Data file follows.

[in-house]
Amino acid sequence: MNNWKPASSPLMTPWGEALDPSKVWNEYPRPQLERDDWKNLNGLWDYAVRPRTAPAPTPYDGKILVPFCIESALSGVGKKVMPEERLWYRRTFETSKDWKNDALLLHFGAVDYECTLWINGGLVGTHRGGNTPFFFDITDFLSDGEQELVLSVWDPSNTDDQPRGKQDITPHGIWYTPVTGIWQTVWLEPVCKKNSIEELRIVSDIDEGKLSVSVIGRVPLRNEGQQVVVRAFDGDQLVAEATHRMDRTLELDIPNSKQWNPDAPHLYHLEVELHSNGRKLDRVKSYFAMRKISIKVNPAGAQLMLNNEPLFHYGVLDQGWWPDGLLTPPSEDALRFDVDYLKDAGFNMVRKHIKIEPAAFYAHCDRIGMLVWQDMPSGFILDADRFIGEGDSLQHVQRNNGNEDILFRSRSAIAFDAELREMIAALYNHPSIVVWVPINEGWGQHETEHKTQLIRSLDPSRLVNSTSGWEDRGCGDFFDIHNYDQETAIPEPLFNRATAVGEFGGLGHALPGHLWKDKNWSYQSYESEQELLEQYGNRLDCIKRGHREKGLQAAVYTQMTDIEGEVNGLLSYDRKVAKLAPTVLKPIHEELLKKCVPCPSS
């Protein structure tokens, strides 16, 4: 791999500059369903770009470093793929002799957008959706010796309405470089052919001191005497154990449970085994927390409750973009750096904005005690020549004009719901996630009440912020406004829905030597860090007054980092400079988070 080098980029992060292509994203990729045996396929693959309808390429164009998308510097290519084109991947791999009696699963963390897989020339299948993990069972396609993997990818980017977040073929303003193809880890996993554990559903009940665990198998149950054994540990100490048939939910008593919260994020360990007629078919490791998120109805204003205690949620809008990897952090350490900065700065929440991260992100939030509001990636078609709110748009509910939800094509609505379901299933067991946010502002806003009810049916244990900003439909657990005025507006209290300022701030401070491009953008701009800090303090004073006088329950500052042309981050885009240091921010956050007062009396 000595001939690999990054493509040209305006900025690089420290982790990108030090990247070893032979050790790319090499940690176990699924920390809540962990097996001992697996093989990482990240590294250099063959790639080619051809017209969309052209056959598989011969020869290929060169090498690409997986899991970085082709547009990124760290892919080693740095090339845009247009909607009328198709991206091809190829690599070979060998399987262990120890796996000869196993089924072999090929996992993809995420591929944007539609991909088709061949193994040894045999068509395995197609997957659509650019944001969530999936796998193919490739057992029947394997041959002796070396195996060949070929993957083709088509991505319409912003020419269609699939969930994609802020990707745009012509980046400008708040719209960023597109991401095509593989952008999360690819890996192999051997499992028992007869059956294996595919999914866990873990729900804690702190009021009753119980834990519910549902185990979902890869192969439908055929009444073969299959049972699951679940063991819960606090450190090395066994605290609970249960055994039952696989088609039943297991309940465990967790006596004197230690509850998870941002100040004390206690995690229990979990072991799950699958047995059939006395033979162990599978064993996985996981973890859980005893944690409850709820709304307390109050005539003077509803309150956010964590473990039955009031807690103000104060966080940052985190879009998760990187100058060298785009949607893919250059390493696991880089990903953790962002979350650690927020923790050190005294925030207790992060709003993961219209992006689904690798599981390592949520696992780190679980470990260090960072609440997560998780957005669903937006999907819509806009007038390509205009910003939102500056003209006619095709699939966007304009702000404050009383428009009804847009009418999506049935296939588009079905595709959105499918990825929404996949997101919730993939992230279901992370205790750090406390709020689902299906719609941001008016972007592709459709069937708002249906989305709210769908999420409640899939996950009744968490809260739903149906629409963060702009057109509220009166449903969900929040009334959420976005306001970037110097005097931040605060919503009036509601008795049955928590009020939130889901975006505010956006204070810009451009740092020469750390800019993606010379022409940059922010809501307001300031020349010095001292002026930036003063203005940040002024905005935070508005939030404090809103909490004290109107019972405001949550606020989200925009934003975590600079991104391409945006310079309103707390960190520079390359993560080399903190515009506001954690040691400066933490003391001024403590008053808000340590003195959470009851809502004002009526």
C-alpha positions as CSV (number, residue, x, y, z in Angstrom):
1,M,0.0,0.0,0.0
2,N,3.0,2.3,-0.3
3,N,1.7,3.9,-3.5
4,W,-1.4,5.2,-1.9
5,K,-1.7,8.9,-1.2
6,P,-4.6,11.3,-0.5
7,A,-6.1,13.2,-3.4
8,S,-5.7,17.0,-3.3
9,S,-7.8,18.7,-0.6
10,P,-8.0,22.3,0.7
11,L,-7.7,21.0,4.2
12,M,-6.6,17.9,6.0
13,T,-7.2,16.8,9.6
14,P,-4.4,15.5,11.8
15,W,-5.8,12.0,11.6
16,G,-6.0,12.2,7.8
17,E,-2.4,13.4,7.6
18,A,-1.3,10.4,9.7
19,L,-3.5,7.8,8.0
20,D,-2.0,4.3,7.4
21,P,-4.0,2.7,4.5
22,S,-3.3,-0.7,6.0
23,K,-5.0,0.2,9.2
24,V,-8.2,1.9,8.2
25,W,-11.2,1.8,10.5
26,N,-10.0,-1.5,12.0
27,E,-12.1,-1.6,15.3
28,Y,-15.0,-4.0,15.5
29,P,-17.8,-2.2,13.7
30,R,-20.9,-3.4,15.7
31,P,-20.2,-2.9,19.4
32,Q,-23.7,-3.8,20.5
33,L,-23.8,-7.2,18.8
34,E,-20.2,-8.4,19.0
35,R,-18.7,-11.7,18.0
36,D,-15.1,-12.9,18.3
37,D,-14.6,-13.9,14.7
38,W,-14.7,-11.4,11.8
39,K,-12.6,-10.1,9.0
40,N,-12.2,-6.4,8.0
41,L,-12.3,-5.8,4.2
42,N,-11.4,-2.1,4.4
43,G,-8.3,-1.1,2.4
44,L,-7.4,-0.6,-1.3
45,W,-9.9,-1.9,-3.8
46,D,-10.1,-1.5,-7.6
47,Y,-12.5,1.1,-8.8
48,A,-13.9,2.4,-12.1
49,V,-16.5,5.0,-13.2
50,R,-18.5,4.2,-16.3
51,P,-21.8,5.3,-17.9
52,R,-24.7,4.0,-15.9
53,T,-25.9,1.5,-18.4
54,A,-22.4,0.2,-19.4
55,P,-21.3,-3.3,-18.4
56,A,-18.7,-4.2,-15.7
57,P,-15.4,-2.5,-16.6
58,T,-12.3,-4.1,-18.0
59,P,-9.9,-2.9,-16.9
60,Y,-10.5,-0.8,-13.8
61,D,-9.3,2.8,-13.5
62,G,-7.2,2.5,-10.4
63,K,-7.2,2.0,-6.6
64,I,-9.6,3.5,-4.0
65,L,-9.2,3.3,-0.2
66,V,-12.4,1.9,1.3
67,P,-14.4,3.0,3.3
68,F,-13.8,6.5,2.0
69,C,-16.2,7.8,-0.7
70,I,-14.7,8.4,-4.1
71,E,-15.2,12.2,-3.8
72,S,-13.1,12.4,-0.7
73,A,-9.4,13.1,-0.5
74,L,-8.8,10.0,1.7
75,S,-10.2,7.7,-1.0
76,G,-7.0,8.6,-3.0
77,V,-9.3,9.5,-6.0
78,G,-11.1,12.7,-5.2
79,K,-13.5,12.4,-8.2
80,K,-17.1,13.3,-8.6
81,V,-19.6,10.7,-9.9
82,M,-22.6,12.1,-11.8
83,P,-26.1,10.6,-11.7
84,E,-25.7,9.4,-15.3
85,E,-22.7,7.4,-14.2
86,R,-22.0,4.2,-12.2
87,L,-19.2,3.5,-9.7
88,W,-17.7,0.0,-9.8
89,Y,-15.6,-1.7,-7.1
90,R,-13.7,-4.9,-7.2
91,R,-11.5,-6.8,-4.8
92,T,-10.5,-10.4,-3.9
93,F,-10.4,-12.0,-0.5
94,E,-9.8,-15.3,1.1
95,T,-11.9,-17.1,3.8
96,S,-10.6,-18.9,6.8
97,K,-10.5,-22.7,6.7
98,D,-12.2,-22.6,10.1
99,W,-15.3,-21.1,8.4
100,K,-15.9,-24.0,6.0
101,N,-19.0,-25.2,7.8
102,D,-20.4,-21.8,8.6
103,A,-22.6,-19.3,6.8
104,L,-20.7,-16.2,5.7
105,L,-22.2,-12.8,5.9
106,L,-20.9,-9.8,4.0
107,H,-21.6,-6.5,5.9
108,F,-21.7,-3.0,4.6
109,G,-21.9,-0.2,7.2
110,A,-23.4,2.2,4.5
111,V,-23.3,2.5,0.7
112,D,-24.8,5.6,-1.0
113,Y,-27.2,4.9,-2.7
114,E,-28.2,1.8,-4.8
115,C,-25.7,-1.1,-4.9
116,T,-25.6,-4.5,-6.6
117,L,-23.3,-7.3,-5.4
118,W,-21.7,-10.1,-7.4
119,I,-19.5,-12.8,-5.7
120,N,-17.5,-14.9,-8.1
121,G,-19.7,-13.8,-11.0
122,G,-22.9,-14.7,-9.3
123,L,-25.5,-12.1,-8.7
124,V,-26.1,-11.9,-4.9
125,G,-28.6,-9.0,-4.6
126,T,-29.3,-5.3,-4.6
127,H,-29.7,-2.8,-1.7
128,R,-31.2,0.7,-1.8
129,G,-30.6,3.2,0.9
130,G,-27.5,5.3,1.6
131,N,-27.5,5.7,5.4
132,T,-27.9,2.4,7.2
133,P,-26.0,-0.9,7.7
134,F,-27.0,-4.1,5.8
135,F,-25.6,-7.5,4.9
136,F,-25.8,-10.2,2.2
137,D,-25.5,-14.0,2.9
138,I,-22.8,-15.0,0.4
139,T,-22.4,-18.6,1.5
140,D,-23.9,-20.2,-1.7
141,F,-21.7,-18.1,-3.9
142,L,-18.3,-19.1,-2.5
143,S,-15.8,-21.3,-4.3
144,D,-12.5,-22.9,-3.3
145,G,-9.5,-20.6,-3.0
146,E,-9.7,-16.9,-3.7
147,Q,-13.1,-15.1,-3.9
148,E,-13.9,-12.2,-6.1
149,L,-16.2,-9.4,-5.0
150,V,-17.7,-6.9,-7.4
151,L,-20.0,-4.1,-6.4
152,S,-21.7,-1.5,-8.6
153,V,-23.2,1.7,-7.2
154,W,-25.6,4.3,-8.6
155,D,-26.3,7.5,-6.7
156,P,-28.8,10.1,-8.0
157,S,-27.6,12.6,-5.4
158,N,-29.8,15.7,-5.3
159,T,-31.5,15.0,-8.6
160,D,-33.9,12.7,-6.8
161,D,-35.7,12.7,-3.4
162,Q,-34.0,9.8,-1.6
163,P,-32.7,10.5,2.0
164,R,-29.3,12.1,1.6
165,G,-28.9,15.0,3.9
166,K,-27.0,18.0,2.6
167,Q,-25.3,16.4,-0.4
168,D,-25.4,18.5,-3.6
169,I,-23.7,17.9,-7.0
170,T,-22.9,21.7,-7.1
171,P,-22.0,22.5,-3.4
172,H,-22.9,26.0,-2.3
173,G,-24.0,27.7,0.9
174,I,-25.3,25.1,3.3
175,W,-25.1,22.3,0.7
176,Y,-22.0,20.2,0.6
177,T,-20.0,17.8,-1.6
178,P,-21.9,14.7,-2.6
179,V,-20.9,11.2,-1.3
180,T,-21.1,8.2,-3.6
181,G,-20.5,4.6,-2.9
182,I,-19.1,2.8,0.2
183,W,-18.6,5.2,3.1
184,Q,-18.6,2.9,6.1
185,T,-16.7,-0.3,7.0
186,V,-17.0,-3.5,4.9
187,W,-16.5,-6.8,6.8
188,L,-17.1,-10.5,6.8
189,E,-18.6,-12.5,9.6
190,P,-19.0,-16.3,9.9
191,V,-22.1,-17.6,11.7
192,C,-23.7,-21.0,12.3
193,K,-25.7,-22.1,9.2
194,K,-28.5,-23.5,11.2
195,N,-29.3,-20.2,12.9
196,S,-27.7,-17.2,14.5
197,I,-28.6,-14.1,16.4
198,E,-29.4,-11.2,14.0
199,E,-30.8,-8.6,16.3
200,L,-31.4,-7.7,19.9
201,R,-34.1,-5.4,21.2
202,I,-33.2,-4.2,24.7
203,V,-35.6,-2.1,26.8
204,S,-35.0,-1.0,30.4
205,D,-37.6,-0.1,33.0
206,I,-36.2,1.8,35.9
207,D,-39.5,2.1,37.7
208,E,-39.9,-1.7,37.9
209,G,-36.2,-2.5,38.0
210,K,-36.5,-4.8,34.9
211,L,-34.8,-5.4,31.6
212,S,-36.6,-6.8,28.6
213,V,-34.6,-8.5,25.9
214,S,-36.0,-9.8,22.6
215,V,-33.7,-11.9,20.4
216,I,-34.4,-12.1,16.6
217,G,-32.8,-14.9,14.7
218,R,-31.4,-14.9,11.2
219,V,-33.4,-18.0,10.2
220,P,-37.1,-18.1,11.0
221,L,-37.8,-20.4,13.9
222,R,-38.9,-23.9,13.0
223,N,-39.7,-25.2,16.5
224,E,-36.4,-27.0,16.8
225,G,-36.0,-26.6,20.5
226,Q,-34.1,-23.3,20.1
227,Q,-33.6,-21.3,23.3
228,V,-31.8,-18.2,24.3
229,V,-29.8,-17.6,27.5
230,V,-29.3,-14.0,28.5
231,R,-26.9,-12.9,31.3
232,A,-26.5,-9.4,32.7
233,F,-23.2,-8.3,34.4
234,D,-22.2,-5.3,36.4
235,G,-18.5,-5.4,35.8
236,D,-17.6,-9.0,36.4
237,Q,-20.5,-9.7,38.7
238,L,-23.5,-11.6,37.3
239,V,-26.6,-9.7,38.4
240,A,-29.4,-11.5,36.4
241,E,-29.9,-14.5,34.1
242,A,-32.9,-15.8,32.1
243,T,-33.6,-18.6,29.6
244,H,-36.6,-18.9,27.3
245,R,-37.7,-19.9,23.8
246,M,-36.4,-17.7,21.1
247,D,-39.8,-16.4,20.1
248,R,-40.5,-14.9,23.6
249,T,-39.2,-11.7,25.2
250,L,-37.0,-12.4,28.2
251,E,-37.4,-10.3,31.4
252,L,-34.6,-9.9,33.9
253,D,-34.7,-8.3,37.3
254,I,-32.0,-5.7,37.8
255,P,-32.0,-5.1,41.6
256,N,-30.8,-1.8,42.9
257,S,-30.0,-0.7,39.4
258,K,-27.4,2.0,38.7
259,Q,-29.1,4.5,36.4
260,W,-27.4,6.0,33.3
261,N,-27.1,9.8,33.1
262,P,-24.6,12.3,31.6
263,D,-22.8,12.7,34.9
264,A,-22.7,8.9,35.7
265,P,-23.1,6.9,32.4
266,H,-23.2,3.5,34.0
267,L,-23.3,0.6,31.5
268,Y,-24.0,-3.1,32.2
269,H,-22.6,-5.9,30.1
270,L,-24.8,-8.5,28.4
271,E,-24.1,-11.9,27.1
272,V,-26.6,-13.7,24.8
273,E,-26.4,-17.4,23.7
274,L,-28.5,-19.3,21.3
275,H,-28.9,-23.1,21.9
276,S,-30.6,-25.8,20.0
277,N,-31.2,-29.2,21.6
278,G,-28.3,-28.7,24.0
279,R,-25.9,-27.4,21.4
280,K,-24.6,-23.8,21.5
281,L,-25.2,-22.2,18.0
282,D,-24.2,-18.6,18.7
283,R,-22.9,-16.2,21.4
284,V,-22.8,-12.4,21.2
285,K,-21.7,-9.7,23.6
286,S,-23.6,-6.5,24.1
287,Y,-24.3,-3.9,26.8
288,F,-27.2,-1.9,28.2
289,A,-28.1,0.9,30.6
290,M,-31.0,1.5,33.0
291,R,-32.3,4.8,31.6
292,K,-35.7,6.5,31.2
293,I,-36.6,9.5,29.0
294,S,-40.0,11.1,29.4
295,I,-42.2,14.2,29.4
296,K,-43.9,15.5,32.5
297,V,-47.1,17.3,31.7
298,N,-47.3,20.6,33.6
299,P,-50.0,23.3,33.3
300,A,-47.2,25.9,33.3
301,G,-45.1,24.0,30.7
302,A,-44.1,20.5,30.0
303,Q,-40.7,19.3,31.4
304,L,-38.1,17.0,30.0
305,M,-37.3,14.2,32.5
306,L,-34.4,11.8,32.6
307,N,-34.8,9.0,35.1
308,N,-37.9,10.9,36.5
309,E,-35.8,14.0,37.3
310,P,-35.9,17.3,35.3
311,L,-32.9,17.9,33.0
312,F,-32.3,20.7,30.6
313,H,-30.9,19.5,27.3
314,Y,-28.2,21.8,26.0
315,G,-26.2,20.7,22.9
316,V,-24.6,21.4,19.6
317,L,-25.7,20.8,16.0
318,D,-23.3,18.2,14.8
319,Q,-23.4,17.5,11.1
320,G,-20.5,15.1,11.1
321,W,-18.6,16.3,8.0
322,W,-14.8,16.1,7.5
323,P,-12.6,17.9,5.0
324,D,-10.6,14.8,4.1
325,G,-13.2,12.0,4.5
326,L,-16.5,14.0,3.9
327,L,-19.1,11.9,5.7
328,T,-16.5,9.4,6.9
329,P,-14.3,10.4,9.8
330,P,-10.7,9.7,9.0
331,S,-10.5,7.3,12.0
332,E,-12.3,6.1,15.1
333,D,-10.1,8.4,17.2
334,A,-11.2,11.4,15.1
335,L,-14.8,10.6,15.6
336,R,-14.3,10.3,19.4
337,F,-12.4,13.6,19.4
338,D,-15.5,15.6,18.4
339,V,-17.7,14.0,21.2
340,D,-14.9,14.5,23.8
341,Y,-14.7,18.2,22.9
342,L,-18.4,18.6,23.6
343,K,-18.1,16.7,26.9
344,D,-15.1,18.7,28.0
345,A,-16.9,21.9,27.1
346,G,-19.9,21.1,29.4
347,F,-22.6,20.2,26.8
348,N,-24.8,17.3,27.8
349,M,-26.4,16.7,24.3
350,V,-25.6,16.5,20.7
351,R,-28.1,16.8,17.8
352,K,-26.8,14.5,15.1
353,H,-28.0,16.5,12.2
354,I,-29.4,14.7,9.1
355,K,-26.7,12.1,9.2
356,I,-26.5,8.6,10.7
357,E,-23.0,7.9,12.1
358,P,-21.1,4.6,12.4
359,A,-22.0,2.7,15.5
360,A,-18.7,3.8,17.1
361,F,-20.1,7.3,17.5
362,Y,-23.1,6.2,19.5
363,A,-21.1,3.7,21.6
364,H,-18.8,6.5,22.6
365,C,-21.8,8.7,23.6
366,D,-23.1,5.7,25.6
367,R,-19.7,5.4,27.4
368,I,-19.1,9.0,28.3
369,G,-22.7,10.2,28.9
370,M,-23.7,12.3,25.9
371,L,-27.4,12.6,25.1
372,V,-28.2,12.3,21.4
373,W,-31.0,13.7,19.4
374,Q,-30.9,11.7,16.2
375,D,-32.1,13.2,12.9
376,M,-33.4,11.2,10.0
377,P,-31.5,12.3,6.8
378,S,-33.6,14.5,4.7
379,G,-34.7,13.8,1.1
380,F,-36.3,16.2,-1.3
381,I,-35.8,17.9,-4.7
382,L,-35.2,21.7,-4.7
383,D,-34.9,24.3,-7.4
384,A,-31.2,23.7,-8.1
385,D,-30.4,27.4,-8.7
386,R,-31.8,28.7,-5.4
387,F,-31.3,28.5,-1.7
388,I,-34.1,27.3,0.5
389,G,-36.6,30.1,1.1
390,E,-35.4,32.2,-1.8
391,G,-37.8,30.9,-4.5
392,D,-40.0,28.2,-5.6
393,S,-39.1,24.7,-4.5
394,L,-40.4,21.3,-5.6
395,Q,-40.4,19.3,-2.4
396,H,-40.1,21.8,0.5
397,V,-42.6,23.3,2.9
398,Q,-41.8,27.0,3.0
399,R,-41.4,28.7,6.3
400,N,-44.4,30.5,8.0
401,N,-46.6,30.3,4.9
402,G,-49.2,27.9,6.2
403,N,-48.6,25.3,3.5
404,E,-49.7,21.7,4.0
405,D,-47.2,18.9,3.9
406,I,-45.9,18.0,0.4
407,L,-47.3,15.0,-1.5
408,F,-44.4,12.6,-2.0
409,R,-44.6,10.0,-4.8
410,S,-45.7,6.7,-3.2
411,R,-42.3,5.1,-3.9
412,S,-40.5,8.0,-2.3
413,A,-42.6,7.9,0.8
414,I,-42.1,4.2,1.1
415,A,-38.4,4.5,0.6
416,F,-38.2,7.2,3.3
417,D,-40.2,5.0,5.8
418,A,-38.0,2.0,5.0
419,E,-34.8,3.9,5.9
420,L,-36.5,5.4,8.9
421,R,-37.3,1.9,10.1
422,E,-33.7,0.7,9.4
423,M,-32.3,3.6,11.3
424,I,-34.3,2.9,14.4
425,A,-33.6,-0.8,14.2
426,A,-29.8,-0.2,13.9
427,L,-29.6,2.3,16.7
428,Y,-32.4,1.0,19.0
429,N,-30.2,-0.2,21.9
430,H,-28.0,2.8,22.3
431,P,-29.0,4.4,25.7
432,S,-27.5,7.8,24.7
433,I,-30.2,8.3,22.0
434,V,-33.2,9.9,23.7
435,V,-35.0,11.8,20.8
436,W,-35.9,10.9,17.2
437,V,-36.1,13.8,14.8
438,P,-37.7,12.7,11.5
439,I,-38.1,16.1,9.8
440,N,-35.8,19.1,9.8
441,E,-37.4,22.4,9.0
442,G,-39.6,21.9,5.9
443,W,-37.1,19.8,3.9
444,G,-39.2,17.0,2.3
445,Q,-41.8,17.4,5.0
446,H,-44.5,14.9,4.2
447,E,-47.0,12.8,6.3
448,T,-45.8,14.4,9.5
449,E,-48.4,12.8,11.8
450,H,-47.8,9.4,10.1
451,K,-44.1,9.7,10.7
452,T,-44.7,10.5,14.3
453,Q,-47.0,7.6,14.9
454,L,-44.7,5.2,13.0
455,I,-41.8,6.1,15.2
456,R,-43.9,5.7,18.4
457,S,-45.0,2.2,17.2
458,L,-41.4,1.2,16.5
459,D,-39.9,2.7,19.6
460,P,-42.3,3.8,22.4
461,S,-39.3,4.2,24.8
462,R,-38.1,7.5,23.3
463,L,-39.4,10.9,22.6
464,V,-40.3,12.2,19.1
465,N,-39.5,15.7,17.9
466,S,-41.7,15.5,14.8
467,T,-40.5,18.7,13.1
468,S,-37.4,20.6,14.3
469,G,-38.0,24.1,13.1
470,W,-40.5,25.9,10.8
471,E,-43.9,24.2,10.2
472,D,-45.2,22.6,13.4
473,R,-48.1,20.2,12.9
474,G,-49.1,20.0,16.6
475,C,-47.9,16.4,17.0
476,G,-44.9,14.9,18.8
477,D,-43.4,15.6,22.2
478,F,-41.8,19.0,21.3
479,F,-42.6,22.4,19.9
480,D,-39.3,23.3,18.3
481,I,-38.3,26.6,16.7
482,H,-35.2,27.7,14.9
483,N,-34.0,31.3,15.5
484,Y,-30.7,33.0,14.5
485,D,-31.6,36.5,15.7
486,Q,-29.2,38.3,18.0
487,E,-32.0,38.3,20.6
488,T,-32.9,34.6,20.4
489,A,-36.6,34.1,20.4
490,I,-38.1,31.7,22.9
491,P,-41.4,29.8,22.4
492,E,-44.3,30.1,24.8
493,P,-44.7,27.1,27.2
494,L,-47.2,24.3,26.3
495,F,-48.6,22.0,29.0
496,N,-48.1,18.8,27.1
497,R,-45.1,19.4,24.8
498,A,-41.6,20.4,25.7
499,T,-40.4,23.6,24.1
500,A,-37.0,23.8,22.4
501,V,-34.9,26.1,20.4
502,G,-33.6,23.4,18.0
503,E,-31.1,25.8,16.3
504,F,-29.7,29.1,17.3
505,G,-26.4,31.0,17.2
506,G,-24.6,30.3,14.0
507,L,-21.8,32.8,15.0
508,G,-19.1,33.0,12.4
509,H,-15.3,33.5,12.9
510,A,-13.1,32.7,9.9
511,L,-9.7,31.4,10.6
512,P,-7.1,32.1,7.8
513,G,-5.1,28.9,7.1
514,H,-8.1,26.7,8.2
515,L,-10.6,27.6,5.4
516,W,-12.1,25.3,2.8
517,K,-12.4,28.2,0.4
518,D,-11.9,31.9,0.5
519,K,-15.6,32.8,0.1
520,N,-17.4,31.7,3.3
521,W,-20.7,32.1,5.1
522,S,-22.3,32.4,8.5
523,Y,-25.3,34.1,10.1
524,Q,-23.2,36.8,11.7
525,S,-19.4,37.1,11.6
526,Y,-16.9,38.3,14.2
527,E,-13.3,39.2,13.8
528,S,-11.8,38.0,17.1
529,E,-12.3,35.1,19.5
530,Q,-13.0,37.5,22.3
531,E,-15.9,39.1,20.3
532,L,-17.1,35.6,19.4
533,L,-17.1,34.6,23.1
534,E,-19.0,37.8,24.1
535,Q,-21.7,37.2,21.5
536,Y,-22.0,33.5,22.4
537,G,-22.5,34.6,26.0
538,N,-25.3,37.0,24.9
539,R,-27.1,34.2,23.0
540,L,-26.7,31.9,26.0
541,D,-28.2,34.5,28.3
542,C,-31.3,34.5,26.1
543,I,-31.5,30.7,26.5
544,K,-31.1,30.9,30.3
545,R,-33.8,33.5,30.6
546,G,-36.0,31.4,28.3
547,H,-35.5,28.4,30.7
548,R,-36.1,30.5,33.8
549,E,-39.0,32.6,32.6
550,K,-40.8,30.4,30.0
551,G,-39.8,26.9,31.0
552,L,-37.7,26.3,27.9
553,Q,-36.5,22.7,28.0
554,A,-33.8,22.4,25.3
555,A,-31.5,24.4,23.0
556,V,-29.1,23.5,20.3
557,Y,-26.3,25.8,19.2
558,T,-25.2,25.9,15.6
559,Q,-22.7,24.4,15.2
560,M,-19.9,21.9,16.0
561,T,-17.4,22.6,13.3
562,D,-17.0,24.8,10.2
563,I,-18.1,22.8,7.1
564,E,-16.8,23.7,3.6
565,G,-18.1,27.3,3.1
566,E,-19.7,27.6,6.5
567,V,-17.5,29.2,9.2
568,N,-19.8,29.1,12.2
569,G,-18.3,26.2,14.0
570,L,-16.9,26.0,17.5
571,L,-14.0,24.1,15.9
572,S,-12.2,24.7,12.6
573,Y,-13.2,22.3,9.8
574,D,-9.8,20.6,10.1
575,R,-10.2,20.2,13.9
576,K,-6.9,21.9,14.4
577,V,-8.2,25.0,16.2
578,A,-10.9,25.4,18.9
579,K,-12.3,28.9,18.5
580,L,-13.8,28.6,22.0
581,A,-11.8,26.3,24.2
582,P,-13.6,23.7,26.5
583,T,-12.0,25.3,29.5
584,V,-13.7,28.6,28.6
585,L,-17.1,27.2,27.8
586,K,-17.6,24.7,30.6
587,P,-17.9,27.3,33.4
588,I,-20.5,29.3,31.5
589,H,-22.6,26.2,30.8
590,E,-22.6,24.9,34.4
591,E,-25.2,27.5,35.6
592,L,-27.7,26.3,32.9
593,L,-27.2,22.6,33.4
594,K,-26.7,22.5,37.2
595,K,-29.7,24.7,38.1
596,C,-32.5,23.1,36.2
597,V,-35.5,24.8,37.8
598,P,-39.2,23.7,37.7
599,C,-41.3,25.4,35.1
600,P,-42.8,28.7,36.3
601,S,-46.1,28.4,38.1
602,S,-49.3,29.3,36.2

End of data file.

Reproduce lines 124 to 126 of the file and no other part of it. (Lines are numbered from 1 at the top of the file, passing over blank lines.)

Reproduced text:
120,N,-17.5,-14.9,-8.1
121,G,-19.7,-13.8,-11.0
122,G,-22.9,-14.7,-9.3